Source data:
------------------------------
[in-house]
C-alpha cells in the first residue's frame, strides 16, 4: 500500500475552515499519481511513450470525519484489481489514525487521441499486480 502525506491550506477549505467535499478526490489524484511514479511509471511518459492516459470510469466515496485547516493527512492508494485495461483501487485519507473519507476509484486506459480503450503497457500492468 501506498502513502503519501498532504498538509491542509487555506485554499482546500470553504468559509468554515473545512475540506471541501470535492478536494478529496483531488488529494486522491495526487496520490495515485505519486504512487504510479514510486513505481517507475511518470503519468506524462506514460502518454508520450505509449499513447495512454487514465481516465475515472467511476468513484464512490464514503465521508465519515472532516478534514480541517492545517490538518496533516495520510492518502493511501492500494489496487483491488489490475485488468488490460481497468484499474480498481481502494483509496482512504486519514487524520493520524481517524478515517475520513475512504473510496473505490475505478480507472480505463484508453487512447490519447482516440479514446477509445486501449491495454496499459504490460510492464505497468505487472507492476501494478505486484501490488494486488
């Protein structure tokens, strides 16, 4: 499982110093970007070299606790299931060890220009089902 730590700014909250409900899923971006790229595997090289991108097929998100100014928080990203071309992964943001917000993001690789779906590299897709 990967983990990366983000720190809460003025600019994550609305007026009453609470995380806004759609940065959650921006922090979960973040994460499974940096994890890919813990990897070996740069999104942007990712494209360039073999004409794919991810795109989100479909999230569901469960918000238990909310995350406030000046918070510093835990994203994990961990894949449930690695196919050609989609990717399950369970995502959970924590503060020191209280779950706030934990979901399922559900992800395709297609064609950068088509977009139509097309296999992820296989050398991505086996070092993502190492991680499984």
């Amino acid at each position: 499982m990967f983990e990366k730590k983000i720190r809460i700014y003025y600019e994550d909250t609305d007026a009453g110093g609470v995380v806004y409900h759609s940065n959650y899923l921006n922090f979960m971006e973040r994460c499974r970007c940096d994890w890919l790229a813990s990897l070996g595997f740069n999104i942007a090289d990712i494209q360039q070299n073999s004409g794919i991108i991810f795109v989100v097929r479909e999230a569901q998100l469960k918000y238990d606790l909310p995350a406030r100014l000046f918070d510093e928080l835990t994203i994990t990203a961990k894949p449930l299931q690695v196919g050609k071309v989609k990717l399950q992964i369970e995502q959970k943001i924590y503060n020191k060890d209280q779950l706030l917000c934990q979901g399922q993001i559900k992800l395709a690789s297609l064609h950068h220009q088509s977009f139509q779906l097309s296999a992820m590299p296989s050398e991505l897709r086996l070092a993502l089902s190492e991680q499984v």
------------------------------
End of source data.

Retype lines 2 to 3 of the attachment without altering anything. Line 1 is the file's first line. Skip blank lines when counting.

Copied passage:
C-alpha cells in the first residue's frame, strides 16, 4: 500500500475552515499519481511513450470525519484489481489514525487521441499486480 502525506491550506477549505467535499478526490489524484511514479511509471511518459492516459470510469466515496485547516493527512492508494485495461483501487485519507473519507476509484486506459480503450503497457500492468 501506498502513502503519501498532504498538509491542509487555506485554499482546500470553504468559509468554515473545512475540506471541501470535492478536494478529496483531488488529494486522491495526487496520490495515485505519486504512487504510479514510486513505481517507475511518470503519468506524462506514460502518454508520450505509449499513447495512454487514465481516465475515472467511476468513484464512490464514503465521508465519515472532516478534514480541517492545517490538518496533516495520510492518502493511501492500494489496487483491488489490475485488468488490460481497468484499474480498481481502494483509496482512504486519514487524520493520524481517524478515517475520513475512504473510496473505490475505478480507472480505463484508453487512447490519447482516440479514446477509445486501449491495454496499459504490460510492464505497468505487472507492476501494478505486484501490488494486488
């Protein structure tokens, strides 16, 4: 499982110093970007070299606790299931060890220009089902 730590700014909250409900899923971006790229595997090289991108097929998100100014928080990203071309992964943001917000993001690789779906590299897709 990967983990990366983000720190809460003025600019994550609305007026009453609470995380806004759609940065959650921006922090979960973040994460499974940096994890890919813990990897070996740069999104942007990712494209360039073999004409794919991810795109989100479909999230569901469960918000238990909310995350406030000046918070510093835990994203994990961990894949449930690695196919050609989609990717399950369970995502959970924590503060020191209280779950706030934990979901399922559900992800395709297609064609950068088509977009139509097309296999992820296989050398991505086996070092993502190492991680499984």